how much renters insurance should be required?

Questions to Ask During a Landlord Reference Check



This content, except as otherwise indicated or stated on this site, is the property of TransUnion Rental Screening Solutions, Inc. This content is for educational purposes and for convenience only. Trademarks used are the property of their respective owners, and no endorsement or affiliation is implied. The information presented in this content is “as is” without warranties of any kind, and specifically is not represented to be complete and does not constitute legal advice, and is subject to change without notice. You are encouraged to check these terms from time to time for changes, and by accessing this site you agree to these terms and all terms listed. Laws and regulations may vary by state and locality. Consult your own counsel if you have legal questions related to your rental property practices and processes.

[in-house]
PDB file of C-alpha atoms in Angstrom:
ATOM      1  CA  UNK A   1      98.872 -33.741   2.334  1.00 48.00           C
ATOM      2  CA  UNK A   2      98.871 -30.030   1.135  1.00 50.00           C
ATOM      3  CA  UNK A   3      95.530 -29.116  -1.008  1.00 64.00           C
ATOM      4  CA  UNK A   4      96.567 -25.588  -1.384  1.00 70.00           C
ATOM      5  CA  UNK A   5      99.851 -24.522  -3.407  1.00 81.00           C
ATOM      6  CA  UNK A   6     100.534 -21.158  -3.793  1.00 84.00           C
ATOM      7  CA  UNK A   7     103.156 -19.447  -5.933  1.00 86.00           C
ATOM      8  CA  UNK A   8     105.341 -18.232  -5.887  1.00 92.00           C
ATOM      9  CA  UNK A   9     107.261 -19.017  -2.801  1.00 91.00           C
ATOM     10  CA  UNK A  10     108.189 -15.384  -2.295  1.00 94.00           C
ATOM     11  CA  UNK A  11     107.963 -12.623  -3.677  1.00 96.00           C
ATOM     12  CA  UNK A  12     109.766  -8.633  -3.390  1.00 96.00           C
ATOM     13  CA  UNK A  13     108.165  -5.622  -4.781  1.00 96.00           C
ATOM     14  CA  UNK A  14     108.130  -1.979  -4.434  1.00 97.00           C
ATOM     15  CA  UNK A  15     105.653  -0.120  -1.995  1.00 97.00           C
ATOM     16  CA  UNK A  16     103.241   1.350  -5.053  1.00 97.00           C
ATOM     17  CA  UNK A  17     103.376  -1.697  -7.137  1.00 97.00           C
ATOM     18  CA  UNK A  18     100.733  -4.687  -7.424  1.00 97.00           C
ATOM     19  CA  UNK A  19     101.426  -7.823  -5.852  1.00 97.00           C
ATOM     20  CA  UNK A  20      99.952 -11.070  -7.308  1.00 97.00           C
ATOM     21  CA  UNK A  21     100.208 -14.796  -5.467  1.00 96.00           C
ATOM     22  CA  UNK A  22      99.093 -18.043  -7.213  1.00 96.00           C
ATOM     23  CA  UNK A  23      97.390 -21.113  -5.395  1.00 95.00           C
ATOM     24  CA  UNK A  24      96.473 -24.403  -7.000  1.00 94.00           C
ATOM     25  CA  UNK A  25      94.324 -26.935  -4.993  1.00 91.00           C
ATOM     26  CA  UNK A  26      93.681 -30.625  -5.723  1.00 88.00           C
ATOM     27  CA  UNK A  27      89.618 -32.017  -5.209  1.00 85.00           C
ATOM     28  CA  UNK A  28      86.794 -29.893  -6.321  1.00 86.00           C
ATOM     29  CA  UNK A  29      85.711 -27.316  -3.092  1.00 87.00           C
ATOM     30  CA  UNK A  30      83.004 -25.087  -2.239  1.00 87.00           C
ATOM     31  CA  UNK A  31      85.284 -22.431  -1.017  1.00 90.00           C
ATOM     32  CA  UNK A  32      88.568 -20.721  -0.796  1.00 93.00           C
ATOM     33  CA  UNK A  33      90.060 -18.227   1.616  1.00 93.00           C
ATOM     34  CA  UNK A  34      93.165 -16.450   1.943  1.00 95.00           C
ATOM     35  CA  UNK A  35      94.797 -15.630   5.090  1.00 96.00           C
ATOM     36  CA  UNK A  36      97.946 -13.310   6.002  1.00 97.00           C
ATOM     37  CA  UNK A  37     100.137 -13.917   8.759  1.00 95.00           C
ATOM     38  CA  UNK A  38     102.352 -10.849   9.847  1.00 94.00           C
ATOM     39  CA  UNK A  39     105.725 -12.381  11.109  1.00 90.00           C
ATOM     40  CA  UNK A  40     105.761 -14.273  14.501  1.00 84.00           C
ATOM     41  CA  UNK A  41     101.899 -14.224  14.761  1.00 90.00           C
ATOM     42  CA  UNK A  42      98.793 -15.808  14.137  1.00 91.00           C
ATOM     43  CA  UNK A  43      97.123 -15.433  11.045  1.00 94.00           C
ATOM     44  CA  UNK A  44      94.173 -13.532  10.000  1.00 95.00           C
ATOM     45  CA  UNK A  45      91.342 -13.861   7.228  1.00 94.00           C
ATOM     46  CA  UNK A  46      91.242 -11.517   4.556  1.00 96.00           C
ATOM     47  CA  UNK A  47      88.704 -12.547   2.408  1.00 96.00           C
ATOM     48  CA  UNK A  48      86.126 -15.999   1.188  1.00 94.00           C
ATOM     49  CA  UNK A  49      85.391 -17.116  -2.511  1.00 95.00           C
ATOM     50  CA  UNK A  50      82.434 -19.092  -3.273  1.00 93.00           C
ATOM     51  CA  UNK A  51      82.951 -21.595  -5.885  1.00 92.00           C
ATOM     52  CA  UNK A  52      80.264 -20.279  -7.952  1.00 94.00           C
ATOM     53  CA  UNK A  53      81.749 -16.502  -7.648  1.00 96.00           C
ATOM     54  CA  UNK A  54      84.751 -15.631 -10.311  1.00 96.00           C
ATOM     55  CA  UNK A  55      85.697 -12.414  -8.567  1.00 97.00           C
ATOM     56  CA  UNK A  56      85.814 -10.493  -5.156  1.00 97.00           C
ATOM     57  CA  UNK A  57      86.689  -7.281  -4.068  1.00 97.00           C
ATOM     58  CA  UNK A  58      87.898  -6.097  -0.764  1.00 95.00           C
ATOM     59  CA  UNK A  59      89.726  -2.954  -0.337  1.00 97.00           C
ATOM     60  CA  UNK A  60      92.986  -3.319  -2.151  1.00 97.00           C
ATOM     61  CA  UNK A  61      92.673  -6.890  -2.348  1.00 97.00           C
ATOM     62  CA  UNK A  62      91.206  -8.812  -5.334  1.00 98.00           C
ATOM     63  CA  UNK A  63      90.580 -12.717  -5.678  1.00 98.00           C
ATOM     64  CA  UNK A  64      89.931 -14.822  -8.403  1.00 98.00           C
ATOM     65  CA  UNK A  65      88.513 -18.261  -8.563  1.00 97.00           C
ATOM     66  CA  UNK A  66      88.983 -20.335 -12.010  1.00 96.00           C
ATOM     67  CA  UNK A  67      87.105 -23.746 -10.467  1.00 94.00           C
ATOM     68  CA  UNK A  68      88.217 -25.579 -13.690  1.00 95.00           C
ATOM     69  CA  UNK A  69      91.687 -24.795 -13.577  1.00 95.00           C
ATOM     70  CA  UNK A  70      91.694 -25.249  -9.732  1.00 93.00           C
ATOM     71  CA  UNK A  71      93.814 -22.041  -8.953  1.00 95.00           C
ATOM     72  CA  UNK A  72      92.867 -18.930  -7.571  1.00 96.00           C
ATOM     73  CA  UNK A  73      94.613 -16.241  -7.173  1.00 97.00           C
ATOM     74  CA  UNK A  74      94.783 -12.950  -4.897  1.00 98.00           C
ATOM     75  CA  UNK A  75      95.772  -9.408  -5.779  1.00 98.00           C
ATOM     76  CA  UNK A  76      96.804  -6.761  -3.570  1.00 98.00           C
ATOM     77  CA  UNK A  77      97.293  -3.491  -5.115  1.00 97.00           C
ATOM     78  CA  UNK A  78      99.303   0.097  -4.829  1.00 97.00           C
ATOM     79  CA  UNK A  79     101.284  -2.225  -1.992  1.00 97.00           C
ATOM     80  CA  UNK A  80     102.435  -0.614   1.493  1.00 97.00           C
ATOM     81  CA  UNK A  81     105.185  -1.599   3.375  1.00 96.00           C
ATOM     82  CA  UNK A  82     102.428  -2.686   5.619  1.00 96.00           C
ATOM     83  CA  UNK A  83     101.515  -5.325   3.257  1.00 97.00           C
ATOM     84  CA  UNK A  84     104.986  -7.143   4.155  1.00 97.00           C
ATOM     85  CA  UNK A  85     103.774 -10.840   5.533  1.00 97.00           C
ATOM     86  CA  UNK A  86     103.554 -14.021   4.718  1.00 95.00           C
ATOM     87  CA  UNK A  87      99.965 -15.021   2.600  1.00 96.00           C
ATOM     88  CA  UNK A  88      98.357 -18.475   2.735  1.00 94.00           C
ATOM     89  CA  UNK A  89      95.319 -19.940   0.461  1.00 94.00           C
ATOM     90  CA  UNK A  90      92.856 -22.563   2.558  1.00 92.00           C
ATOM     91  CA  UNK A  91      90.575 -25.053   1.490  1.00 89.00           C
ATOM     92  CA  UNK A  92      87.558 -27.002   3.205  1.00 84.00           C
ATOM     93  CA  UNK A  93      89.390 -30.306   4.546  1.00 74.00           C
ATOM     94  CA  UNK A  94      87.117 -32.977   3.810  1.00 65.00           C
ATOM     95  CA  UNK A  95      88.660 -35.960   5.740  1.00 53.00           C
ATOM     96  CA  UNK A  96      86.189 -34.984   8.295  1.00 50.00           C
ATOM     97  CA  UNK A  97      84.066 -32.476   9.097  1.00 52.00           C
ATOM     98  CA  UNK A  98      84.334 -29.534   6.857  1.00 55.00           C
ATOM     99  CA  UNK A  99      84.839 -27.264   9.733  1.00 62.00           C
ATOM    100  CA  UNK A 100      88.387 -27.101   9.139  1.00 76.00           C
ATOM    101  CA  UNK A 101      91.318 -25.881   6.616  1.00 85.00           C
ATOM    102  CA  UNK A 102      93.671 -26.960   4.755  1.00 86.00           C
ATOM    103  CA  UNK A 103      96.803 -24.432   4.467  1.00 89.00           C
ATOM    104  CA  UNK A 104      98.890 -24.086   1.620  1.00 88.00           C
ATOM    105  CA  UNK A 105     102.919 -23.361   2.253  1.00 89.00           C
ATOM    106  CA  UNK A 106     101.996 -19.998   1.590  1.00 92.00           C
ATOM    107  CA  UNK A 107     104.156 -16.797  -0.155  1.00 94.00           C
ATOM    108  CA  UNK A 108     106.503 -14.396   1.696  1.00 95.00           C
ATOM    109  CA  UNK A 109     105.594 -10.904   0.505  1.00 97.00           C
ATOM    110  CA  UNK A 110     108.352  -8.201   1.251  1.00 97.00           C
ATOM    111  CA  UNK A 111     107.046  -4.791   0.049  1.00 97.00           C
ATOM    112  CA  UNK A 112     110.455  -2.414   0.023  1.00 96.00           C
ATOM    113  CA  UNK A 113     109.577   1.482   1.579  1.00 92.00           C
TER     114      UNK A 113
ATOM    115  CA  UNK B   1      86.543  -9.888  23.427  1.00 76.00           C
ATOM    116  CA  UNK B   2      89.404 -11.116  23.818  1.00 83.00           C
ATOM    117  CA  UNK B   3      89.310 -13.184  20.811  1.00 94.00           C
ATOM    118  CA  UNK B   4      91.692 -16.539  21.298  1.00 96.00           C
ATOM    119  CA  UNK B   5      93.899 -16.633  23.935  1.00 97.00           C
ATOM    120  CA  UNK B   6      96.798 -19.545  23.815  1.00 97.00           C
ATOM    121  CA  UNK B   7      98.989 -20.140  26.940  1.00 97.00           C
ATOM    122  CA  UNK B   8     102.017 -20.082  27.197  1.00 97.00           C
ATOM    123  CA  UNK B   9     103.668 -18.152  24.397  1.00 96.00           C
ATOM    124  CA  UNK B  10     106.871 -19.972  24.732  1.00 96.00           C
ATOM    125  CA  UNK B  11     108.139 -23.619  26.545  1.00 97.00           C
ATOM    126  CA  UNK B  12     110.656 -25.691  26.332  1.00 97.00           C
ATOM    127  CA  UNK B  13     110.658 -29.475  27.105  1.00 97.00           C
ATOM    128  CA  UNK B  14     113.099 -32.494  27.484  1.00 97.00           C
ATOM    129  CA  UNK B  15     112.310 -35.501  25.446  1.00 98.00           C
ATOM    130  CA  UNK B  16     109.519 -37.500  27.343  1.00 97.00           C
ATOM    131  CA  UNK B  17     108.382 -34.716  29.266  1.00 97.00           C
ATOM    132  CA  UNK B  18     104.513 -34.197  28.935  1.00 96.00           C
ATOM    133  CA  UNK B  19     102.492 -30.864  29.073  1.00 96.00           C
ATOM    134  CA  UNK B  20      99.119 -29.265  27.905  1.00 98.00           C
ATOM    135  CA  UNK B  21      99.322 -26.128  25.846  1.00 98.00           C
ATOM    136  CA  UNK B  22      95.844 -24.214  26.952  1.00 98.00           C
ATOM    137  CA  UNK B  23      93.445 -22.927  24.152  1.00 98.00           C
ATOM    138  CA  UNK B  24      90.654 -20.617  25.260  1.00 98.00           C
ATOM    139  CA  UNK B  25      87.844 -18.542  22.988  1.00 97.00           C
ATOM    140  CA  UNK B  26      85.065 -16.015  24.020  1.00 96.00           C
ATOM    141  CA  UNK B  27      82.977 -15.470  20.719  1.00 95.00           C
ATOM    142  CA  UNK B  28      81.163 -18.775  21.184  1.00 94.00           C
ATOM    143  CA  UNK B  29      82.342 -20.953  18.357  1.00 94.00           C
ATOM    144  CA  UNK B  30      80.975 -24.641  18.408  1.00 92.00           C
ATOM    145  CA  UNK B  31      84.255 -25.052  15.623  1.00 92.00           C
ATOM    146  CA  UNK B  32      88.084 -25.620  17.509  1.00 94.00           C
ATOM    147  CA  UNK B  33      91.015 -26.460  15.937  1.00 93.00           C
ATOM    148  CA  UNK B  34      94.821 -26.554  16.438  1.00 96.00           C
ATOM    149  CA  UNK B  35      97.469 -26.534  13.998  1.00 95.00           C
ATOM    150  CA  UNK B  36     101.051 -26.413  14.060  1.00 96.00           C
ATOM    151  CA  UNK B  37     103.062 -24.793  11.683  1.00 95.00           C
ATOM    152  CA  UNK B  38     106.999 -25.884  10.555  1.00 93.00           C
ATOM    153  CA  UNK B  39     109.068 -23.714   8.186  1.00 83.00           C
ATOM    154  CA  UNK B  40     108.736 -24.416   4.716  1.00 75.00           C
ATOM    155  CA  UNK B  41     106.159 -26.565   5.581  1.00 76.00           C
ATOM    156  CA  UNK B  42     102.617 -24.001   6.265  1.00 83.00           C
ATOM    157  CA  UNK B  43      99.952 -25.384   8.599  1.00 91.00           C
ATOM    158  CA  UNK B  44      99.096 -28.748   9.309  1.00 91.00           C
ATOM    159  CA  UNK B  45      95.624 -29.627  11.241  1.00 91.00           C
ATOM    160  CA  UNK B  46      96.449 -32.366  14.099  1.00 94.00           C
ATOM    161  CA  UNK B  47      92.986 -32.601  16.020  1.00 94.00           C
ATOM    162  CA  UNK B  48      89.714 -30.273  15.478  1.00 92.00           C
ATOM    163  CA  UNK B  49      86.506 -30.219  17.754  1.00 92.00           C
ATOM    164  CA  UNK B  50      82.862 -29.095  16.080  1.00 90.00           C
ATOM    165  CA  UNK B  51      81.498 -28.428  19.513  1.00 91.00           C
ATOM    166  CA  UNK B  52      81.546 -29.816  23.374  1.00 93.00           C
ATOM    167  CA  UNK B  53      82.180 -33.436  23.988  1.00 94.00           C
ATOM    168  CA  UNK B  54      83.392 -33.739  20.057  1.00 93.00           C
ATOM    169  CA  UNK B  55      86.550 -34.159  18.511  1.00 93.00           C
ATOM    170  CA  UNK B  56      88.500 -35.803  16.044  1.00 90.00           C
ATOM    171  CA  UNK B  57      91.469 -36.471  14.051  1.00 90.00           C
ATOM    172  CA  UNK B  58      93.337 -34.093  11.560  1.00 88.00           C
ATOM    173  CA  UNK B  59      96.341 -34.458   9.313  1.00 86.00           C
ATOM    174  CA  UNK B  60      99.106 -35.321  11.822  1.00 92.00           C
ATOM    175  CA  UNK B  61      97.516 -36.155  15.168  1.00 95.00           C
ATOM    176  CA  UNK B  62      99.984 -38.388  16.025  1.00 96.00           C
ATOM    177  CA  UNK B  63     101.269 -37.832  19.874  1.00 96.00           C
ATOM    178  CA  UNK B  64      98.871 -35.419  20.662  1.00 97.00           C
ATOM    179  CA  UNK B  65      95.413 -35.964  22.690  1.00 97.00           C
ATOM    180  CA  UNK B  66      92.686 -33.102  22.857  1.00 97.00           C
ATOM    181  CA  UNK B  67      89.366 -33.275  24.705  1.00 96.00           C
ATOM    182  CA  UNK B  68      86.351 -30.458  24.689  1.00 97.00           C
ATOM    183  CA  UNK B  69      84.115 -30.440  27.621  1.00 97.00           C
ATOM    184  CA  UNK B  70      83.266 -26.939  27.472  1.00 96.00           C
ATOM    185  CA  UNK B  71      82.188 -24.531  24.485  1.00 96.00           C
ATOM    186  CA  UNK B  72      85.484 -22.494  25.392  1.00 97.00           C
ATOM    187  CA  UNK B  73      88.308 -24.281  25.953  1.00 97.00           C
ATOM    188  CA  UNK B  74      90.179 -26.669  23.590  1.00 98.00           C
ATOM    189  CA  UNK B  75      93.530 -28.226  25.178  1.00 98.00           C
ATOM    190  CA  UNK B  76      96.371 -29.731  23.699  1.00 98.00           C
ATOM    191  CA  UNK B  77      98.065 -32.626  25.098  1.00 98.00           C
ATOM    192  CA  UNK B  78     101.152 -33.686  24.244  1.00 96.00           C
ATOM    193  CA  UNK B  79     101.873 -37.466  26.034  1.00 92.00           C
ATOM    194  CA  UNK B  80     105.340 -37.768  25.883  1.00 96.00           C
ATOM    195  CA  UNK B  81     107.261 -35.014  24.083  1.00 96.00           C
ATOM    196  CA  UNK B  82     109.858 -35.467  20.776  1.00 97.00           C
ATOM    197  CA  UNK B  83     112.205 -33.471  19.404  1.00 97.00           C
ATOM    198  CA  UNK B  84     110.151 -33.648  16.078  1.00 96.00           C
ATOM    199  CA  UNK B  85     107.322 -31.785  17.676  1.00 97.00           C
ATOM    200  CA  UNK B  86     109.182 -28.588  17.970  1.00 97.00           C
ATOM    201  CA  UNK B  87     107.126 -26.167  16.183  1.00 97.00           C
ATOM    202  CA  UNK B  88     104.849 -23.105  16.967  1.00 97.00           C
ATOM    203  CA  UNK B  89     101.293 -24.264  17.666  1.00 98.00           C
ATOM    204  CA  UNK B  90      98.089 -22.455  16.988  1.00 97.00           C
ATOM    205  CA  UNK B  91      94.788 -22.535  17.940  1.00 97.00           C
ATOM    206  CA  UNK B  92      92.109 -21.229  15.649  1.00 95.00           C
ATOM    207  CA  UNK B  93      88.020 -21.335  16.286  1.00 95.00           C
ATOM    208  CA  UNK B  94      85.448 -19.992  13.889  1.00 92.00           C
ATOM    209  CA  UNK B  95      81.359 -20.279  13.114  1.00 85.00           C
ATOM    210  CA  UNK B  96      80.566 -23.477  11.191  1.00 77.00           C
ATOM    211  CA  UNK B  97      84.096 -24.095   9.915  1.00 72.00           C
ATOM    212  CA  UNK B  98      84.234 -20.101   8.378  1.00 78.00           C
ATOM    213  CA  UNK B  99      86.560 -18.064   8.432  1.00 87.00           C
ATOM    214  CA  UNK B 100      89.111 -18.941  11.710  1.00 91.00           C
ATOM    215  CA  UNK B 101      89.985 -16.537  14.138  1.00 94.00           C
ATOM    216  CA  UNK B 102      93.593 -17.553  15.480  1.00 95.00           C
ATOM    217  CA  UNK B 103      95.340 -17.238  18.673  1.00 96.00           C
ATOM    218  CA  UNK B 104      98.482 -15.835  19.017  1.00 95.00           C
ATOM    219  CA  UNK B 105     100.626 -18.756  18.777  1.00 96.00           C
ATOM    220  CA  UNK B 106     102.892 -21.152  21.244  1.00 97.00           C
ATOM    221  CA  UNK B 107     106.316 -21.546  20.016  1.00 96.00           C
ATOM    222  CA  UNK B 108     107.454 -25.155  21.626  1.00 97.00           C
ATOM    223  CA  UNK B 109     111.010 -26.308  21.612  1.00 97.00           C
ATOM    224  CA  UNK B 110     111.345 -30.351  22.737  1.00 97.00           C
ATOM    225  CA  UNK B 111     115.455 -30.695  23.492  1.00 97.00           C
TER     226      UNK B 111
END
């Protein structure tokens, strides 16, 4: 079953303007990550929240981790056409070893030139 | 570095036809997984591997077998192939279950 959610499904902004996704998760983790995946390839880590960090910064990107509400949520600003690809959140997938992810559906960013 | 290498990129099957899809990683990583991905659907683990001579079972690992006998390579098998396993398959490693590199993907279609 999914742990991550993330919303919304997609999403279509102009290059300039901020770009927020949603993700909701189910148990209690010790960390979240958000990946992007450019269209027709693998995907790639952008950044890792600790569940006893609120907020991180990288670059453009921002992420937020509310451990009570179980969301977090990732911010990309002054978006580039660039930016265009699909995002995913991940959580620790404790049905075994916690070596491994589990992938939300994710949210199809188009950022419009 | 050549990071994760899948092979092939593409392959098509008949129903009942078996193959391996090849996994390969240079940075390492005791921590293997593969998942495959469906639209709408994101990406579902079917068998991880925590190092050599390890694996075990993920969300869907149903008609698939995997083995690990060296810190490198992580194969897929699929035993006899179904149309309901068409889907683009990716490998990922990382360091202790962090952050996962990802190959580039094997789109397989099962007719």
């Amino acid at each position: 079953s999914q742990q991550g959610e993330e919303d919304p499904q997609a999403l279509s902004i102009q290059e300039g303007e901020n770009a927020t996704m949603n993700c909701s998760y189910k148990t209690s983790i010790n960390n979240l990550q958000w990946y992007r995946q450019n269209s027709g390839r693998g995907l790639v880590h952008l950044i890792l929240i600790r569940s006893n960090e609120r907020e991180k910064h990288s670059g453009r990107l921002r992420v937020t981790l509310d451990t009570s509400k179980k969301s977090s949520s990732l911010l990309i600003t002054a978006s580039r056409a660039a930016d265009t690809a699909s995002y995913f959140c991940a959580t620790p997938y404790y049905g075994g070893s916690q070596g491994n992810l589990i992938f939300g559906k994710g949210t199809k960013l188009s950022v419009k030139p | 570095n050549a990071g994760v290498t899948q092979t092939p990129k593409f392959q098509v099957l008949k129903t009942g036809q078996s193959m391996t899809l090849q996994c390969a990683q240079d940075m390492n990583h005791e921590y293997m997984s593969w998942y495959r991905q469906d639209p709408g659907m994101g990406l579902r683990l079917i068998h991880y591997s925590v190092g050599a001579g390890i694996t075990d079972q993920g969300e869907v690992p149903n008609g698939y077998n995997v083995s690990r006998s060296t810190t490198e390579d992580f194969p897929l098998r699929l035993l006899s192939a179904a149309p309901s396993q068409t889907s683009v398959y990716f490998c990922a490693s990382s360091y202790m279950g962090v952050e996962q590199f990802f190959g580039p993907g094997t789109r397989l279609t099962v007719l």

When selecting a new tenant for your rental property, calling your applicant’s previous landlord for a reference check can be an important part of the screening process. A landlord reference check can help you answer important questions like:

  • Will they keep my rental property in good condition?
  • Are they likely to pay on-time?
  • Will they cause trouble with the neighbors?
  • What can I expect when communicating with this applicant?

Finding a great tenant for your rental property requires due diligence and patience. Taking the time to ensure your renter is reliable and responsible may save you the hassle of eviction and costly repairs down the road. Before you select a new tenant, give their previous landlord a call.